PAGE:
Illustration of a red coronavirus, with distinctive spikes, surrounded by syringes arranged in a circle, with the pointy tips aimed at the stylized virus.
Photo: Jeremy Bezanger / Unsplash

In a briefing Friday afternoon, federal government officials are advising Canadians that if the Omicron variant replaces Delta as it has elsewhere, the number of COVID-19 cases could rapidly “inundate” the health system.

Canada’s chief public health officer Theresa Tam said if Omicron does become predominant, it could have a “much stronger and faster” resurgence than any the country has experienced before.

“This could affect jurisdictions across Canada with the potential to overwhelm health care capacity,” Tam said.

Omicron numbers worldwide have increased rapidly since last week. On Tuesday the World Health Organization (WHO) noted the variant has been reported in 77 countries but is likely present in most.

Tam said 350 confirmed Omicron cases have now been reported in 11 provinces and territories.

“Increasing numbers of these cases are not linked to travel, signaling that community transmission has been established in several areas of the country, with outbreaks occurring in multiple settings,” Tam told reporters.

Canada’s chief public health officer Theresa Tam. Photo: Government of Canada

In order to counteract what she described as the most rapidly spreading variant to date, Canadians are urged to combine protection from vaccines with continued best efforts and individual precautions.

“While we are still studying the severity profile of this variant, if Omicron replaces Delta, it’s expected the sheer number of cases could inundate the health system in a very short period of time,” Tam said.

Tam said the rapid increase in Omicron cases is “likely already” contributing to the accelerated growth of cases in the country. Over the past seven days, an average of more than 5,000 new cases were reported daily across Canada, 45% higher than the previous seven-day period.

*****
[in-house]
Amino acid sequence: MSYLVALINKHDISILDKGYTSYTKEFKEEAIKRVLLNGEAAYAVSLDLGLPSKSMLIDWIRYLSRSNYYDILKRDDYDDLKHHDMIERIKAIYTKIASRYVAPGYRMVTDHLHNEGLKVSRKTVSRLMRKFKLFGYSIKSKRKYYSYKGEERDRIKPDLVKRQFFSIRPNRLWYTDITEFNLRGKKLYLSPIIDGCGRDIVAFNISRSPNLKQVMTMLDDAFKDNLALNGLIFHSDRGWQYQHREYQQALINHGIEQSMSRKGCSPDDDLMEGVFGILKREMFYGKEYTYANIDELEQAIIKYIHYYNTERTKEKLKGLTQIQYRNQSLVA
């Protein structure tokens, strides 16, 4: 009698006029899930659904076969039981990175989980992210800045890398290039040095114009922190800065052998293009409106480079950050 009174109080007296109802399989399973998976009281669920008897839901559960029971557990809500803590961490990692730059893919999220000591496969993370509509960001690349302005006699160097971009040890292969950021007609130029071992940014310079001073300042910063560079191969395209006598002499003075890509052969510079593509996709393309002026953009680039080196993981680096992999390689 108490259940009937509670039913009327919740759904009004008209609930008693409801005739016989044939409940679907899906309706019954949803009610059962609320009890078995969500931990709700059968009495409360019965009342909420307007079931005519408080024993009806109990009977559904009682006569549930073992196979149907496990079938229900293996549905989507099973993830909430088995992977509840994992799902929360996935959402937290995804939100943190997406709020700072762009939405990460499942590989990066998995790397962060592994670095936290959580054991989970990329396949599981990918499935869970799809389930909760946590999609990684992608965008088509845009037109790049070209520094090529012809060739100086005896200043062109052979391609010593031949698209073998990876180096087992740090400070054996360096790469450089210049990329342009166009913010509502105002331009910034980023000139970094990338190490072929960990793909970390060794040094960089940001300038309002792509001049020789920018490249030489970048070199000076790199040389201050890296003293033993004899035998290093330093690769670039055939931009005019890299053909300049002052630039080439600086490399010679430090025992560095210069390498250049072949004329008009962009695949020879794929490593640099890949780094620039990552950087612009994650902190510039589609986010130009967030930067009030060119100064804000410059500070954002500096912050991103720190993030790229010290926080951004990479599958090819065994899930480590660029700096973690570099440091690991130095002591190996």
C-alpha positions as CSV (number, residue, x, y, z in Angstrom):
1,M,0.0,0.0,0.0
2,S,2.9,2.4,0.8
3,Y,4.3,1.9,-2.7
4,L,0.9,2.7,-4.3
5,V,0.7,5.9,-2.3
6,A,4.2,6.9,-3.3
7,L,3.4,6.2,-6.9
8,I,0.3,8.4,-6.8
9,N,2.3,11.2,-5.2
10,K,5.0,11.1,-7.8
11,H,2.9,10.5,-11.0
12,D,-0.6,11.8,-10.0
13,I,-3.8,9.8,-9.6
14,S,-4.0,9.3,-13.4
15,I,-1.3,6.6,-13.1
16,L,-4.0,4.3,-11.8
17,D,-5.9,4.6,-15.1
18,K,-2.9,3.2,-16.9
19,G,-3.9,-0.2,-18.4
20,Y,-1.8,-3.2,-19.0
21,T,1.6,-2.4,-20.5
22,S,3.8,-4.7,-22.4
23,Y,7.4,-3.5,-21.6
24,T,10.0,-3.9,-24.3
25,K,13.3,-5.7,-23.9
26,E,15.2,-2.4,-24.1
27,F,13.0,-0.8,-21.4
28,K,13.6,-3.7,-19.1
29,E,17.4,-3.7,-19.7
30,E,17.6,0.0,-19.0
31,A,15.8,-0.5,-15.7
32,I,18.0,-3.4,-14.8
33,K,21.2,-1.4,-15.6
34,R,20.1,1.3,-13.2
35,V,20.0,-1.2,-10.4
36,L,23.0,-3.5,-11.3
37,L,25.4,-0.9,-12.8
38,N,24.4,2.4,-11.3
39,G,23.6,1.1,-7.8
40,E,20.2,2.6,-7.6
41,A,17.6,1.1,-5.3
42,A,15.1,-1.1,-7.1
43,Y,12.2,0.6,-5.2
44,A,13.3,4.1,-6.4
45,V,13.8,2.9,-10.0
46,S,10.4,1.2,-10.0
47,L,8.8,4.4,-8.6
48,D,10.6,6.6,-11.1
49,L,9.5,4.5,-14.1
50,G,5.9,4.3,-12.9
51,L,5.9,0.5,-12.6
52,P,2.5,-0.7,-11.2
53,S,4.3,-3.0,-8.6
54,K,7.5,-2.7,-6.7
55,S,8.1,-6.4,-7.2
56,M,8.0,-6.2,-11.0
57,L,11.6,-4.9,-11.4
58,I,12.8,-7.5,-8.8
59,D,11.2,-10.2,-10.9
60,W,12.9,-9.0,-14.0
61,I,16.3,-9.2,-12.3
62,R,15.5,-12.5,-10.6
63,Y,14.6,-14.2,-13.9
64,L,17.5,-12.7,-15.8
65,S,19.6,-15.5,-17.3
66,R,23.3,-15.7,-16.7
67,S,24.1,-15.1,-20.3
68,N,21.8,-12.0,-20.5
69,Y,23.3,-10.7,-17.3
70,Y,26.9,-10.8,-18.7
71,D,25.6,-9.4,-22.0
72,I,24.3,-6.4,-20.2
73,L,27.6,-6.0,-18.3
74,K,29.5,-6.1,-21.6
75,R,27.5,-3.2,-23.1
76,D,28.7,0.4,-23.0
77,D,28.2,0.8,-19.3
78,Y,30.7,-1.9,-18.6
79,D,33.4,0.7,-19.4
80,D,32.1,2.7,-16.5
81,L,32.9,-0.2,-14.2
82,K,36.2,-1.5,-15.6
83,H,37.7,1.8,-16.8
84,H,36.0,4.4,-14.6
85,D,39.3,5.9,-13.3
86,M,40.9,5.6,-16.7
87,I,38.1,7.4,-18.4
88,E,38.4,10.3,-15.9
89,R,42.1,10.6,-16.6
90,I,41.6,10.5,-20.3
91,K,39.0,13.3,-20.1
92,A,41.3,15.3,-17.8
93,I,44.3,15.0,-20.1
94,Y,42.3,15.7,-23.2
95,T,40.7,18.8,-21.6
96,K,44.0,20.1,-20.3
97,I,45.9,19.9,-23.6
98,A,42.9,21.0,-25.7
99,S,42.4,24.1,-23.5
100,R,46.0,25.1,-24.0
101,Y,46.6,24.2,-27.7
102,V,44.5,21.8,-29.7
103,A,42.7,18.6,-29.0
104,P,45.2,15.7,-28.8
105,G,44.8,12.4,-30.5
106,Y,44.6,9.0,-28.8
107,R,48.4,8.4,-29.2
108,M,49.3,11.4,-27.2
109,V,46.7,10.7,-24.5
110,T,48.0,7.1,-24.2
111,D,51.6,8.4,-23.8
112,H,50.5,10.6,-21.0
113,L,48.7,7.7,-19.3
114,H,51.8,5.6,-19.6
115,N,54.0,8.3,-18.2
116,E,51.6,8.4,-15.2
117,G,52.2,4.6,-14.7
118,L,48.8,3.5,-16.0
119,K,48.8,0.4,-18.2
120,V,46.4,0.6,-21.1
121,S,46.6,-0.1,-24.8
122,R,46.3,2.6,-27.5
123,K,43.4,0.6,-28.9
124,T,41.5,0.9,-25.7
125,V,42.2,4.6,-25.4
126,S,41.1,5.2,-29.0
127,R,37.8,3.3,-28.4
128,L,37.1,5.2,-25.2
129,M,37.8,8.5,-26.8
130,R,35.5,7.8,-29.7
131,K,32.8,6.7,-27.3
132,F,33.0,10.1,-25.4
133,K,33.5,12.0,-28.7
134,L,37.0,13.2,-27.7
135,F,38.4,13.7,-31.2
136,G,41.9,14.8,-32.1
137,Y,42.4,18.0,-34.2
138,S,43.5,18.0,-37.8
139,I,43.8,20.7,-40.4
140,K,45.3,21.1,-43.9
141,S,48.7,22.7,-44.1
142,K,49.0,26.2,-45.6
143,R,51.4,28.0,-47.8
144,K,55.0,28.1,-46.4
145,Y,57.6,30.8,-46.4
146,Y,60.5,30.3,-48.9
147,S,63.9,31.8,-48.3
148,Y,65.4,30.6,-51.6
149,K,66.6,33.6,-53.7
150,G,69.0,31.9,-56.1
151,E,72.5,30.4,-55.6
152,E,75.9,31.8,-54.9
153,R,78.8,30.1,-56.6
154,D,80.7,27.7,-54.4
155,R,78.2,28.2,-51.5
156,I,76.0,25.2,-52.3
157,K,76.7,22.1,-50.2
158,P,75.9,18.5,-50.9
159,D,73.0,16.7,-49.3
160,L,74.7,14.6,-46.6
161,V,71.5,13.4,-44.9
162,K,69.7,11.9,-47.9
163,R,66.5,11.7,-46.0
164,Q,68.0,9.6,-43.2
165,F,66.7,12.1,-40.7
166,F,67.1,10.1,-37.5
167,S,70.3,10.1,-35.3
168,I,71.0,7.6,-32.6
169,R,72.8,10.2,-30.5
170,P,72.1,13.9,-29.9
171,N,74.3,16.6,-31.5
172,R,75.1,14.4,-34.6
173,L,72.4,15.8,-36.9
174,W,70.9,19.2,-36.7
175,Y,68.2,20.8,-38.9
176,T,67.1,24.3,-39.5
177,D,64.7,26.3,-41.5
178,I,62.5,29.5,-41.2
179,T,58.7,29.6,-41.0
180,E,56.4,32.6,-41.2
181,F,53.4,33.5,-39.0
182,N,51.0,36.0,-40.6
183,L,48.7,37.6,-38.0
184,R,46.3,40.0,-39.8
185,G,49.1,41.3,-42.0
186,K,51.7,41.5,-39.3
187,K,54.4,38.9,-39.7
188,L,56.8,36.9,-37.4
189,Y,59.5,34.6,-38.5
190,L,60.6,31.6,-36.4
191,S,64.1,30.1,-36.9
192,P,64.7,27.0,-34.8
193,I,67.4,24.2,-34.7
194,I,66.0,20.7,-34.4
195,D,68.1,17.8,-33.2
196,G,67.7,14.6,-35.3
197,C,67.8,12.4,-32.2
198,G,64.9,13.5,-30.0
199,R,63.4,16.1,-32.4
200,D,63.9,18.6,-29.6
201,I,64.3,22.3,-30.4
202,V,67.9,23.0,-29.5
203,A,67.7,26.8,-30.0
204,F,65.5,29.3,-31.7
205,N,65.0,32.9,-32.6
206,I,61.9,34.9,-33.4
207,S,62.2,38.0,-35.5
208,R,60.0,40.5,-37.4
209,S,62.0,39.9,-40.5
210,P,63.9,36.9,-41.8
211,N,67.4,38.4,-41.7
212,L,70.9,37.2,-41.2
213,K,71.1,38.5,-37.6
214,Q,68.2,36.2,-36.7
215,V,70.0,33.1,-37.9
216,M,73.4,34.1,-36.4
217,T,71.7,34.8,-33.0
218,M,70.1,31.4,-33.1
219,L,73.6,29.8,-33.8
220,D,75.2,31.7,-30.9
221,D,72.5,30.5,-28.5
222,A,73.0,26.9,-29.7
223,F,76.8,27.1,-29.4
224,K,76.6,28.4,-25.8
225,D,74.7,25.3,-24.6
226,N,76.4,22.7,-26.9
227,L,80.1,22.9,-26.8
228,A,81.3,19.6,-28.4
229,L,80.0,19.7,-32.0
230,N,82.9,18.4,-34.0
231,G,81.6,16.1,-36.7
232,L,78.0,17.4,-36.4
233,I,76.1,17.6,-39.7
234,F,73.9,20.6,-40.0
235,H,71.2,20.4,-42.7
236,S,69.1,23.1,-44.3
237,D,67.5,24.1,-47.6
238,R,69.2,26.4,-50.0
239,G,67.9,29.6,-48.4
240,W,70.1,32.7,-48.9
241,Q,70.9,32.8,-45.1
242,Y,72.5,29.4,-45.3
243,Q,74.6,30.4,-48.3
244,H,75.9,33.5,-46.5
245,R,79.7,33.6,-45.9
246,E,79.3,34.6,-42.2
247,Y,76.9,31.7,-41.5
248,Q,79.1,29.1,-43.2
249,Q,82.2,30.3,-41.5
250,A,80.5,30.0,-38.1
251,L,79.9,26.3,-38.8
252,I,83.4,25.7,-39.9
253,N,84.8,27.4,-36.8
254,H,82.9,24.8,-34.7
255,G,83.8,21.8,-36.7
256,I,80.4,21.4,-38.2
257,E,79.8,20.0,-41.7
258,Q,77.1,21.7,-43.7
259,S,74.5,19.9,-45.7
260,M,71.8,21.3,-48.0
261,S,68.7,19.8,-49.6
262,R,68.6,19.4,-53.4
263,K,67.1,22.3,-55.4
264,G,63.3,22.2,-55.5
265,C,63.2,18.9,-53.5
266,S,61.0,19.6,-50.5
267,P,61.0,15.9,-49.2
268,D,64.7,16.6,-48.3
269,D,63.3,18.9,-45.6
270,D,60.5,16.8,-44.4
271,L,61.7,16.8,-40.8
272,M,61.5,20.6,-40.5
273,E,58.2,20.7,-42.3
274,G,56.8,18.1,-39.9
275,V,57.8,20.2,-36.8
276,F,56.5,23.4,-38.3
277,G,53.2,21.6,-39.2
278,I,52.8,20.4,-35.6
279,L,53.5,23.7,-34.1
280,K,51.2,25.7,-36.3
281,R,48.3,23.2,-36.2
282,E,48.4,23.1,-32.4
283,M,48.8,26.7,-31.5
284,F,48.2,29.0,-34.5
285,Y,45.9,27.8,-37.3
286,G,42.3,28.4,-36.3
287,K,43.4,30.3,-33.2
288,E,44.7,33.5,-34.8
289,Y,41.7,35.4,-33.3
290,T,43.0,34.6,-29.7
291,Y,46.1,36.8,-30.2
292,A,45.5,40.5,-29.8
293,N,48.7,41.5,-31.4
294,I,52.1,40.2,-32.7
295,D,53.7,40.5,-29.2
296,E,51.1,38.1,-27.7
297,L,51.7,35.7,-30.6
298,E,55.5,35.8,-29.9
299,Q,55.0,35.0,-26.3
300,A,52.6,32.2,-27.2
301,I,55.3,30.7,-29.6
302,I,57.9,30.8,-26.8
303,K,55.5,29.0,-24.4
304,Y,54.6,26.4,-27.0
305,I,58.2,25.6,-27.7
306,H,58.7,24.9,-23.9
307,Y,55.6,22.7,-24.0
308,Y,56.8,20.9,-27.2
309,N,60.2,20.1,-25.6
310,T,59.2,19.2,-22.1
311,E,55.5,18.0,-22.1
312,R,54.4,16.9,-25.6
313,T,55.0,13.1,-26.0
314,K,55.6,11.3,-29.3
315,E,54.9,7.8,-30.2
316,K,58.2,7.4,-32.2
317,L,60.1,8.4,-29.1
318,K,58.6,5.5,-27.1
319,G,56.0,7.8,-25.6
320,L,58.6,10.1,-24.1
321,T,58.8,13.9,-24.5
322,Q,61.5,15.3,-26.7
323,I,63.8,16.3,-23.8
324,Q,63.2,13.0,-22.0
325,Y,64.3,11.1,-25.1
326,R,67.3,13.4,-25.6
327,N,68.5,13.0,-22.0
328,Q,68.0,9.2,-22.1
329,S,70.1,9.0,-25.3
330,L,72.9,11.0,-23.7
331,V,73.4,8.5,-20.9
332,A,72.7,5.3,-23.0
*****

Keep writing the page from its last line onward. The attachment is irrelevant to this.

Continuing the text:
While severe illness trends have started increasing in the most heavily impacted provinces, Tam said it’s likely due to rising levels of Delta variant activity over the last few weeks.

On average over the past week, 1,450 people with COVID-19 are being treated in hospitals daily, with more than 450 in intensive care units and 19 deaths reported daily.

“This latest trend in disease activity increased the urgency to slow the rate of spread immediately in an effort to head off as much of the acceleration as we can,” she said.

In addition to urging all those eligible to get their COVID-19 vaccines and booster doses, she urged Canadians to follow updated guidance on indoor ventilation and recommendations on the proper use, construction, and fit of face masks

“As health authorities across Canada strengthen recommendations to protect our already strained and fragile health care system, and as a profoundly exhausted health care workforce is faced with a potential looming crisis in the weeks to come, I’m urging Canadians across the country to please carefully consider and adjust your holiday plans to minimize risks and maximize layers and quality of protection for you and yours,” Tam said.

During the same briefing, federal Minister of Health Jean-Yves Duclos said in French that Canadians must avoid the “perfect storm” in the coming weeks — rapidly increasing case numbers and more people in need of care combined with more infected workers potentially unable to help them.


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Yvette d'Entremont

Yvette d’Entremont is a bilingual (English/French) journalist and editor, covering the COVID-19 pandemic and health issues. Twitter @ydentremont

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